“Camden Street, Harcourt Street, George’s Street, Smock Alley.
No bells from the churches, no urban foxes, no first snowflakes.
Just the boom-boom of a bass, somewhere in the distance.
Rats skittering, across sodden blankets, beds of needles.
On our journey, people laughing, having the craic.
Making the most of their night out, under Christmas lights,
strung high on streets, over strung-out people.
On Grafton Street, a Gucci sign beams over the remnants of humanity.”
Enda Kenny on his time with the homeless in the Dáil this afternoon
Gardaí outside Regans Bar in Roscommon town last night
Further to Enda Kenny’s visit to Regans Bar last night, the Roscommon Says No group writes:
“We saw unconfirmable rumours on Friday evening (yesterday) on the internet that Enda Kenny was going to be attending a Fine Gael Function in Roscommon Town later in the evening. We phoned the pub and they denied that he was going to be there. A number of us decided to travel from around Roscommon to the pub just in case the rumours turned out to be true. We could not pass up the opportunity to let the Taoiseach know the strength of our opposition to his government’s anti democratic imposition of water charges.”
“We were thinking the possibility of his actually arriving was a long shot as the idea of Enda Kenny at the present moment turning up in Roscommon, where many people’s water is poisonous, and where he and local FG TD Frank Feighan are despised because of broken promises made about the local Roscommon Hospital A&E before the last election, seemed ridiculous. Around 25 of us gathered initially outside the premises. Eight of us went inside to have a drink, basically convinced that he wasn’t coming as there were no Gardai present.”
“Around 15 minutes later we realised that he actually WAS coming when we saw local TD Frank Feighan preparing to greet him. The minute he walked in the door we began to sing the anthem of the anti water charges protesters in Dublin in solidarity with them: ‘You can stick your water meters up your arse / you can stick your 100 euro up your arse’. Some of us also repeatedly told him that we did not want our water supply privatised and that it was time for him to go as his mandate to govern has disappeared. We were surrounded by Gardai and asked to leave and did so without any fuss.”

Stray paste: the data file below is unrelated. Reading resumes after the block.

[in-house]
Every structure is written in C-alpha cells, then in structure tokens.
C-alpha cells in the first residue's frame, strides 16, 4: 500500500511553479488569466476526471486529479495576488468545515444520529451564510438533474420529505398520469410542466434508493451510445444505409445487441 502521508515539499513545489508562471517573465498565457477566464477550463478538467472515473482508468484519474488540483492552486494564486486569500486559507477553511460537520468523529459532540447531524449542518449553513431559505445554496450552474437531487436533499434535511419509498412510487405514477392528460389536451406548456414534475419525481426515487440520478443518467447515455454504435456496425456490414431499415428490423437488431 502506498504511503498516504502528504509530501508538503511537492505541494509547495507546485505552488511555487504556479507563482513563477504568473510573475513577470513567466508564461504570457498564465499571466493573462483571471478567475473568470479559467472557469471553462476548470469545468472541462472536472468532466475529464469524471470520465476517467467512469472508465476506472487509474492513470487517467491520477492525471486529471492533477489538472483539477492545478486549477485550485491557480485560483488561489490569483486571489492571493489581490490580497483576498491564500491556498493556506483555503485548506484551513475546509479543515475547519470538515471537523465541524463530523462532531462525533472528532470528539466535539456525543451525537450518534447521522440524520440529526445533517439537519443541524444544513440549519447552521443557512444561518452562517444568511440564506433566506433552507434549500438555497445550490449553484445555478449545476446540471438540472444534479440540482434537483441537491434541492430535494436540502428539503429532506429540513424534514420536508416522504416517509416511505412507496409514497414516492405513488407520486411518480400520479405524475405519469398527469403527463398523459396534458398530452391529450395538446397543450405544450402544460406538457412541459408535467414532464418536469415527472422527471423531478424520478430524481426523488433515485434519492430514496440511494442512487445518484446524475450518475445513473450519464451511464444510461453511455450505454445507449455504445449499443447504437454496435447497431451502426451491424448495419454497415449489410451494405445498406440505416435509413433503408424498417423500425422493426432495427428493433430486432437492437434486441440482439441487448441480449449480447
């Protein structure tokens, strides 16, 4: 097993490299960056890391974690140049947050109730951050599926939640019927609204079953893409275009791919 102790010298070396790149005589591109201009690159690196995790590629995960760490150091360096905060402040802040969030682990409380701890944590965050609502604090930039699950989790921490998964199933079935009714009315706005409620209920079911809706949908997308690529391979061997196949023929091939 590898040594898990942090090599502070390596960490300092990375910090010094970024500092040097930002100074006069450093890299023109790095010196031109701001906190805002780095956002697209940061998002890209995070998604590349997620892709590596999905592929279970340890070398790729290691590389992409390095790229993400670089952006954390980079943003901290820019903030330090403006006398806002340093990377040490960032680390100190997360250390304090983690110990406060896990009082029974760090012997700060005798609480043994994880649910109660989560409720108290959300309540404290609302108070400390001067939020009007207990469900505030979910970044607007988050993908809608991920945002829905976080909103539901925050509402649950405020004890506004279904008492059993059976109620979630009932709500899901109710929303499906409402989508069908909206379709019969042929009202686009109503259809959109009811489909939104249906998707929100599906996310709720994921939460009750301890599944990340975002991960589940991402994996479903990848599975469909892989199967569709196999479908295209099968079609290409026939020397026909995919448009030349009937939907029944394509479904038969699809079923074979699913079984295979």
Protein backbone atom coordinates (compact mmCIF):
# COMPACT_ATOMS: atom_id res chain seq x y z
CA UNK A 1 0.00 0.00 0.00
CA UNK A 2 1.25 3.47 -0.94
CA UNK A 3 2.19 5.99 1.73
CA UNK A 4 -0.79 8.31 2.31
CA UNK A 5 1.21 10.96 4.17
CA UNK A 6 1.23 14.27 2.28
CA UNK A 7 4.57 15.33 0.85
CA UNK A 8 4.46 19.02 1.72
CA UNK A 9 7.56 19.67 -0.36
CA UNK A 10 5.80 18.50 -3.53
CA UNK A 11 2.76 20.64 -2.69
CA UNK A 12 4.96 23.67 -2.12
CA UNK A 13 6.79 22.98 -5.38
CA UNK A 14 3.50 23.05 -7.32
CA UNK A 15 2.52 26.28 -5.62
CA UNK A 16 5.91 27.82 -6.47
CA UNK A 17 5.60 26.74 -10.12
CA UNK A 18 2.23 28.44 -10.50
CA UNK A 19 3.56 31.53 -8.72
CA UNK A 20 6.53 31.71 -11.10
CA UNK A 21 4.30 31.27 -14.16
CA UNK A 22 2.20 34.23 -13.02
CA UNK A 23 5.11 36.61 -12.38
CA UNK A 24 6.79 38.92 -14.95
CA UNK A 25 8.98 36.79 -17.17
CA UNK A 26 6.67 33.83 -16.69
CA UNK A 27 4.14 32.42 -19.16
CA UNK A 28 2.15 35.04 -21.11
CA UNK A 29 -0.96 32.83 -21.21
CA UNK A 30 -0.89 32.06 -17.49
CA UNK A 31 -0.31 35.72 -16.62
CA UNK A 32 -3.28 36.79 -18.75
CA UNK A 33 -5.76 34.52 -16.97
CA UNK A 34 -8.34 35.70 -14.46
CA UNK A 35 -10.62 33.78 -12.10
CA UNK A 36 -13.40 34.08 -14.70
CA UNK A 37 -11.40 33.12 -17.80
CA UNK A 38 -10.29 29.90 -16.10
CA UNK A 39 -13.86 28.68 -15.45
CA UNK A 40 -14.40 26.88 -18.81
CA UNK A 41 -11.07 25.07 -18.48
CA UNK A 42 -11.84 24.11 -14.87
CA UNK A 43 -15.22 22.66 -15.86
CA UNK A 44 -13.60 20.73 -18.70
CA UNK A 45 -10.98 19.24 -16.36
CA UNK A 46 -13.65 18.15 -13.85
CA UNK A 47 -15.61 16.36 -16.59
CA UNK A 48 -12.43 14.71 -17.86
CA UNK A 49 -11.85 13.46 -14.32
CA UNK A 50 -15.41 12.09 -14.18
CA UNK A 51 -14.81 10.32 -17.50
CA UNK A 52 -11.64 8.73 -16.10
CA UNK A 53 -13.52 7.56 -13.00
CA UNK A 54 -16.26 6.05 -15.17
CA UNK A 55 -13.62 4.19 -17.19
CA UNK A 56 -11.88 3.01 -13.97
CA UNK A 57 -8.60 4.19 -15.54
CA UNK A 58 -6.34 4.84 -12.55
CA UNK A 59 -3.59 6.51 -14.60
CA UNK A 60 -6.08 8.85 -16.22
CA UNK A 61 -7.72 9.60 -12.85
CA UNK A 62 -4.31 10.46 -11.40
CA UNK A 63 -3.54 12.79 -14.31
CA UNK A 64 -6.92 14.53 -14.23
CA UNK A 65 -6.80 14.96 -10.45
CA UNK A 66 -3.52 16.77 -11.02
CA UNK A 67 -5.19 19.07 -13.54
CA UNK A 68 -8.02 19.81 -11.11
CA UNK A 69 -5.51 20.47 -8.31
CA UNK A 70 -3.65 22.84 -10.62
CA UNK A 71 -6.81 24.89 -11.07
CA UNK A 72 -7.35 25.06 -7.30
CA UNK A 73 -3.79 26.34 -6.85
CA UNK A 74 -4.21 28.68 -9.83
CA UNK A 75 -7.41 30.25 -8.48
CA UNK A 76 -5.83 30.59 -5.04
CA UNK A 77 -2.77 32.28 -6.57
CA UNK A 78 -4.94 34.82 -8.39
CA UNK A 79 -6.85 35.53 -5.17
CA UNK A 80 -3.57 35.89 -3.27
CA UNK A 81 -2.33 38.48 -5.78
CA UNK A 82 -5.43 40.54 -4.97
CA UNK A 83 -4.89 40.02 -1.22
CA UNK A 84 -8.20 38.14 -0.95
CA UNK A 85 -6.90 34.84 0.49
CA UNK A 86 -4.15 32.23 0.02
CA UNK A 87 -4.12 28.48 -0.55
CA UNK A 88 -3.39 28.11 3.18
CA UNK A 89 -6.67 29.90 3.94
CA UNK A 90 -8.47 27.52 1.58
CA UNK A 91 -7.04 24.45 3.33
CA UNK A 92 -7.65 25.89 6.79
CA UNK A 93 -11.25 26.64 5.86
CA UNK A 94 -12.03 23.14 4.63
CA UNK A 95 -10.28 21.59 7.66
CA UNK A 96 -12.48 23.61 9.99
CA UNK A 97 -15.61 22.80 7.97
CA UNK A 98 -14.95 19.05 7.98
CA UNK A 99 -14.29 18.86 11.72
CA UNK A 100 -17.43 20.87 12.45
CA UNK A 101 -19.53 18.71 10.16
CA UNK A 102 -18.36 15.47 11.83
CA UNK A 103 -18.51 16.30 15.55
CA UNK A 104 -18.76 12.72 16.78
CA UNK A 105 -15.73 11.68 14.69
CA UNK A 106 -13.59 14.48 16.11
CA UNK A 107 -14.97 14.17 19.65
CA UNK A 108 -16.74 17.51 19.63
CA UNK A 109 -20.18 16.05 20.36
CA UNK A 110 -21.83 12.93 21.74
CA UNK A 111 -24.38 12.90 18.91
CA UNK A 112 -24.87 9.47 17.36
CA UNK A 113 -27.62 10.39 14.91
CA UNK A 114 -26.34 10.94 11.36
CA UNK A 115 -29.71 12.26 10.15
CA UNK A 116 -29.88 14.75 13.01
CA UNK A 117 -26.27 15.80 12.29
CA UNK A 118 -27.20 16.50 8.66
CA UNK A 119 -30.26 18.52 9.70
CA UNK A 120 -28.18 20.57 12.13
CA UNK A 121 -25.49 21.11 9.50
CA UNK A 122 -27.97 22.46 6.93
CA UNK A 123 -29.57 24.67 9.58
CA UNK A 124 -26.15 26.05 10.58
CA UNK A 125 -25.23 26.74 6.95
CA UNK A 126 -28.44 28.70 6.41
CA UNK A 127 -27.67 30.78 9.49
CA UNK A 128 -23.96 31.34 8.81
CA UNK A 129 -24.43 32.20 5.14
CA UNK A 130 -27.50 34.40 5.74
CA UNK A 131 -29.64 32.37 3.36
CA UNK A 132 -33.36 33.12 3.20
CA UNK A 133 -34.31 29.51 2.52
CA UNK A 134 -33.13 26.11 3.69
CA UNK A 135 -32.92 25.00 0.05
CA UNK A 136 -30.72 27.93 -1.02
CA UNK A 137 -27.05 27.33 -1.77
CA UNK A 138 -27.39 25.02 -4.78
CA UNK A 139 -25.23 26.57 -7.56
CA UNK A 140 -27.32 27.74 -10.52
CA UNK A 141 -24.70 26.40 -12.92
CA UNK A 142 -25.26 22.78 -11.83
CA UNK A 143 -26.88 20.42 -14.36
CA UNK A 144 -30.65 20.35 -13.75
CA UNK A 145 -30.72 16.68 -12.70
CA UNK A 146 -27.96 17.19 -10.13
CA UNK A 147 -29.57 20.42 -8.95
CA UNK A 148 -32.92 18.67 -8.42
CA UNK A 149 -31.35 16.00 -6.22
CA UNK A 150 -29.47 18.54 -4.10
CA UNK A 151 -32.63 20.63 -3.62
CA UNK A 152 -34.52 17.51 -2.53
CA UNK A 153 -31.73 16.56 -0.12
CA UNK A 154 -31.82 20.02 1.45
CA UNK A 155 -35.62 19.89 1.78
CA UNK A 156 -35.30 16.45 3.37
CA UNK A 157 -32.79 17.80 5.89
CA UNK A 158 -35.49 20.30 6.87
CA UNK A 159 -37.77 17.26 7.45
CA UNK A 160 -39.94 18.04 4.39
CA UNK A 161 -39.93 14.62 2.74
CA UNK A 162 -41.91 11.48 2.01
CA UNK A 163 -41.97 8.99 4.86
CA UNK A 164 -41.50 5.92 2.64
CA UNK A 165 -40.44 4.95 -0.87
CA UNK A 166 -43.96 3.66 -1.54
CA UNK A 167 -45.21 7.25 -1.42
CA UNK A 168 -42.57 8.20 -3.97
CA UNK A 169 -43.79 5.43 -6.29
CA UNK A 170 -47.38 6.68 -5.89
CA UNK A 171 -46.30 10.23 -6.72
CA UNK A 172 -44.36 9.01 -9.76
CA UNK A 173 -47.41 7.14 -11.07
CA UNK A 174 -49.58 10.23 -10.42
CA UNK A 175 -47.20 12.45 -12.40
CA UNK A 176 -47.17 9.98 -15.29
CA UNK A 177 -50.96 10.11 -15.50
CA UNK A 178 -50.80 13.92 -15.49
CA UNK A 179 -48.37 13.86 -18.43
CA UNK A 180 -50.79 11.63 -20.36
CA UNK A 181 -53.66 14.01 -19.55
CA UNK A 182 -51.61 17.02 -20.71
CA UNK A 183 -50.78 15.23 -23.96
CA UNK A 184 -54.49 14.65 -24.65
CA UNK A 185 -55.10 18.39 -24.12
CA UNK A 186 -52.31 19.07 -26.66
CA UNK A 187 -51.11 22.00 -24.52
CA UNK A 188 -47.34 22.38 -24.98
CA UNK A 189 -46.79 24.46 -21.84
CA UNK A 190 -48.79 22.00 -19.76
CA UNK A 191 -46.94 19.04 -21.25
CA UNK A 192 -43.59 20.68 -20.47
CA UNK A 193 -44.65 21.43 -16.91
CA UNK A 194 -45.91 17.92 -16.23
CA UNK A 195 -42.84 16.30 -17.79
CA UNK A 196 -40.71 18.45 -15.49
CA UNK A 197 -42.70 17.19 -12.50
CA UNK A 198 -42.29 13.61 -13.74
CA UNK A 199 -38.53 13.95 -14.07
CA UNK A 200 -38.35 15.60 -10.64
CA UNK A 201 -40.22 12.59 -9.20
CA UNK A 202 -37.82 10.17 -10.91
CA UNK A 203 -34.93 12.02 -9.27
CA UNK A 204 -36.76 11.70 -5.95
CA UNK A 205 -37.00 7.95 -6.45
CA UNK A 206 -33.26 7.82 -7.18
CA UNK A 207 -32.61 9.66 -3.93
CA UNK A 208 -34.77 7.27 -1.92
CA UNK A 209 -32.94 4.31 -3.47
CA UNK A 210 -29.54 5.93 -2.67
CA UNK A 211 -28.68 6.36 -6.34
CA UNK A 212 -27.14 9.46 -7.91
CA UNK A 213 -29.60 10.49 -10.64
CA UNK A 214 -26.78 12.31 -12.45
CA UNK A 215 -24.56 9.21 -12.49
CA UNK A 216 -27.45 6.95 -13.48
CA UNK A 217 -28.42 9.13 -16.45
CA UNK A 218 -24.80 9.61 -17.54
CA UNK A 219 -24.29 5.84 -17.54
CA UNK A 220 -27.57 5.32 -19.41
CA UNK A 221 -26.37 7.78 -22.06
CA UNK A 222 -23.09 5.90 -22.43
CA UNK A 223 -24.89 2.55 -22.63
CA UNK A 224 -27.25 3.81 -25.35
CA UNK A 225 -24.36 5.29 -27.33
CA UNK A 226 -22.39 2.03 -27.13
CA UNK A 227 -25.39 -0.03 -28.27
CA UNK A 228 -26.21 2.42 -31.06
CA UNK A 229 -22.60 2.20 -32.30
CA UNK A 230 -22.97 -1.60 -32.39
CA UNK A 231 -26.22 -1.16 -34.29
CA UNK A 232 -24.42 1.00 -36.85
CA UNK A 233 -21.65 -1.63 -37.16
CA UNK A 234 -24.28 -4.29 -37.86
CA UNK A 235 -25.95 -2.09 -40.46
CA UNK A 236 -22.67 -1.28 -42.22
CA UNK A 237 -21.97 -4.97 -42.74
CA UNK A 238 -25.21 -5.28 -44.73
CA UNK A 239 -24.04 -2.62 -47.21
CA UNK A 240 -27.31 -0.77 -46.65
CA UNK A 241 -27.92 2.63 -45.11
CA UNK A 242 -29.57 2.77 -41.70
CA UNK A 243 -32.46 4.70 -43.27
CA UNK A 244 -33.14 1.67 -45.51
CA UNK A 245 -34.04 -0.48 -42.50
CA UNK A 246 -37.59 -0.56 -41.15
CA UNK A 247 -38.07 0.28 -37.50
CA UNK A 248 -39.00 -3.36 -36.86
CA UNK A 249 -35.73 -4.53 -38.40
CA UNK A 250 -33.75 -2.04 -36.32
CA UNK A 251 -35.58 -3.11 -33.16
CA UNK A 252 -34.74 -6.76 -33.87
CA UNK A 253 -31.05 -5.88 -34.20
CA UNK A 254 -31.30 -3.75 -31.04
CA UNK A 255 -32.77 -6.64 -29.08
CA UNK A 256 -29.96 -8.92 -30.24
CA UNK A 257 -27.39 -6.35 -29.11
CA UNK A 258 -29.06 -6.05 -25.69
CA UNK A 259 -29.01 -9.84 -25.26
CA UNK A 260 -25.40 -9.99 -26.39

“We thought it fitting to protest Enda Kenny in a constituency where – according to the government’s plan – we will not be charged for the poison coming in to our homes – but WILL be charged for the privilege of having the poison taken away again. FG / Labour have been in government for years and many of us present have lived with the reality of constant ongoing boil water notices for those years.”
“We are also angry with the fact that this government are basically setting up a system whereby the ordinary people – many many of whom are living on the breadline – will end up subsidising the water supply of the privileged in our society with money they cannot afford. The water charges at base are a regressive poll tax. We also have no confidence whatsoever that in the medium term – if entrusted to the care of the present government – our water will remain in public ownership.”
“There has been criticism on national radio from Fine Gael public representatives of the manner of our protest. Our language may have been colorful – but our actions were entirely peaceful. Freedom of expression still exists in Ireland despite some members of our political and media elites openly wishing things were otherwise. We will continue to use it.”